“The best way to predict the future is to create it.” – Peter Drucker
I’ve been thinking a lot lately about how to create money. Not in the sense of printing my own (I’m pretty sure there are rules about that kind of thing) but in terms of streamlining my expenses and refining my spending in order to free up some money that can be repurposed and put towards some of my bigger financial goals. I was talking to a client this week who mentioned that her 16 year old son had managed to save $3000 this year from his part-time job and that, while he wanted to spoil his family, he really didn’t want to have to dip into his savings in order to buy Christmas presents. His solution had been to figure out exactly how much he needed for gifts and then to take extra shifts and sell some of his stuff on Kijiji in order to create the money. He succeeded in creating all the money he needed to reach his goal without having to use any of his savings and he inspired me to look for ways to do the same. I’ve decided to start with the following three:
I love clothes. More specifically I love shoes and jackets. And sweaters. And pretty much everything else they sell in clothing stores. The reality though is that, even though the stores are filled with lovely clothes (and I’m writing this in England where there are even more choices to tempt me!) there’s a limit to how many of those clothes I can actually wear. So I’ve challenged myself to “wear my closet” from January-March 2013. Simply put; no new clothes purchases and a ‘rediscovery' of the clothes I already have. Anything I don’t like, haven’t worn or no longer wear can either be donated or sold through a consignment store to ‘create’ some more money that will be put towards my savings goal (along with the money that I usually spend on clothes each month). I’m hoping that doing this will cure me of my clothes addiction, or at least allow me to get out of the habit of wandering through the outlet stores on a Saturday afternoon which will help me spend less!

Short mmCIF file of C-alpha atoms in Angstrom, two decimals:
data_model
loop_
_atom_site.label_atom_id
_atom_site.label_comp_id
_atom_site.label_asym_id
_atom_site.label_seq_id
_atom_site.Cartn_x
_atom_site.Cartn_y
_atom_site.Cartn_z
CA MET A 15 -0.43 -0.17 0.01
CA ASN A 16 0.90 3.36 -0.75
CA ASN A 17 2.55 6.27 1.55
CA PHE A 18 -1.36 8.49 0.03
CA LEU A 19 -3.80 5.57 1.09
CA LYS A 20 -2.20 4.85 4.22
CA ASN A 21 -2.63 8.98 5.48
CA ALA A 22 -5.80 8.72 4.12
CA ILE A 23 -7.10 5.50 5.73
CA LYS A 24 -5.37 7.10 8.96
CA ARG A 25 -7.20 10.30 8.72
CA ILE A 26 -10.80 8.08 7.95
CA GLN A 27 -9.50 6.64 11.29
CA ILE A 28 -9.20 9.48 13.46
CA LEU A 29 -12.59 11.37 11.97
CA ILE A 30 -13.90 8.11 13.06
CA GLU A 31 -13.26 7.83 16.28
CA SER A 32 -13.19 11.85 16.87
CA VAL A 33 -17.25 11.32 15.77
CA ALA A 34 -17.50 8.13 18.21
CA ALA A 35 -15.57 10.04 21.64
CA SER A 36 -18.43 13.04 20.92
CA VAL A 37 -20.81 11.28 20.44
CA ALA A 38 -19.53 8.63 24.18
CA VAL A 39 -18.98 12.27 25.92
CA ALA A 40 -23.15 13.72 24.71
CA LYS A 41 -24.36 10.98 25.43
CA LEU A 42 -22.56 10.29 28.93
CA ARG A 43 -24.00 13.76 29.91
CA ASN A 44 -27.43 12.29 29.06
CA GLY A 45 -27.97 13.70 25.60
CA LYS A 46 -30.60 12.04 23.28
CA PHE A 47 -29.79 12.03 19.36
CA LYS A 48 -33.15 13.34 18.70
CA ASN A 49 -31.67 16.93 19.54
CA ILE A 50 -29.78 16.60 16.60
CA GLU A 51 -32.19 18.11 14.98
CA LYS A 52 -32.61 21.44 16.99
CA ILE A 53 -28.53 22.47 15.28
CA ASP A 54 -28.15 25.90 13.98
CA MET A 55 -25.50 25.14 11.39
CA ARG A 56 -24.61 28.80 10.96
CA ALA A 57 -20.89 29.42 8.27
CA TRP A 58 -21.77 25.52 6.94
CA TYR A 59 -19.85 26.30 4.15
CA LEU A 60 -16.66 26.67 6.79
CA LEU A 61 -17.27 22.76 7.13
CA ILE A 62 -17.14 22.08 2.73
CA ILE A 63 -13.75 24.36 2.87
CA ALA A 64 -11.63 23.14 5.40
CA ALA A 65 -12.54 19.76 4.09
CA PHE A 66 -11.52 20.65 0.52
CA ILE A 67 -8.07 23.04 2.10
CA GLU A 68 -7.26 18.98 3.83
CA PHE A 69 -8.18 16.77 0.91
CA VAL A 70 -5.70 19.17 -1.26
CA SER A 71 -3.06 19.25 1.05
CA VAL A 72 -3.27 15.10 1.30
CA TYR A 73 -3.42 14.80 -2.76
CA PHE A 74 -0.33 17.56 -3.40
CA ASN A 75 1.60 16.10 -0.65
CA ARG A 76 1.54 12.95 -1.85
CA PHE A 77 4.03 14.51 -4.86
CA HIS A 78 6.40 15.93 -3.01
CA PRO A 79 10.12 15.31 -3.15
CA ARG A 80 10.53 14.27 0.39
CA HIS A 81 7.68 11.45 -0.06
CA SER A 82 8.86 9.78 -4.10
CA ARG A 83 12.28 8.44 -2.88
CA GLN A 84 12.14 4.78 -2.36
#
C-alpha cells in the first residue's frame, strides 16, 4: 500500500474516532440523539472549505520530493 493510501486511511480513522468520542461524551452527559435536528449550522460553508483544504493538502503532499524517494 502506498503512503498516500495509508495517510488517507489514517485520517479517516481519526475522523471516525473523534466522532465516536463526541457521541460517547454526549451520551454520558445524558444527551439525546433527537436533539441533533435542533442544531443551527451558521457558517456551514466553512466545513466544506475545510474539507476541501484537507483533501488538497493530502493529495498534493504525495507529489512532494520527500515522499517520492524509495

I’m pretty sure that I have my cellphone plan set up in the most economical way; the price I pay seems reasonable and I rarely exceed my included minutes/data but it never hurts to call customer relations to make sure. If you’re a long time customer of your wireless provider there may well be new packages or offers that could save you money and if you’re nearing the end of your contract you may be able to negotiate lower rates in exchange for your continued business. It doesn’t cost anything to call and it could save you money that could then be purposed for something else.
I actually cancelled my cable several months ago and I haven’t missed it yet. I watch my favourite shows online and I have Netflix for movies. I was reluctant to cancel my cable but since I’ve been without it I’ve realized that most of the time I had the TV on I wasn’t actually watching it, it was just for background noise. Now I put the radio on instead, I’m more productive in the evenings, I find it easier to get to bed at a decent hour and I don’t miss the TV at all. Best of all I saved myself $60/mth which is almost enough for a flight home once a year! If you don’t want to cancel your cable completely why not investigate how much you could save by switching to a more basic package or a different provider? The same goes for internet; there are so many different packages and they seem to be constantly changing. I know that there's a good chance that I'm paying for services that I’m not using and I’d rather keep that extra money in my pocket!
I have some big savings goals to hit by the end of 2014 and so I'm very focussed on finding ways to reduce my spending and increase my income during 2013 in order to ensure I'm on track to achieve them. My plan is to implement all three strategies I mentioned here for the first quarter of the year and put every dollar I save into a specific savings account. I’m also going to purge my basement and every room of my house, sell everything I don’t want that might be worth something and give away the rest. At the end of March I’ll evaluate where I am (and update you) and refine the process for the next three months. It seems to me that simplifying expenses could be a great way to “create money” that can be used to build wealth and retire happy.
What do you think? Do you have strategies for creating money? If you do, I’d love to hear your success stories!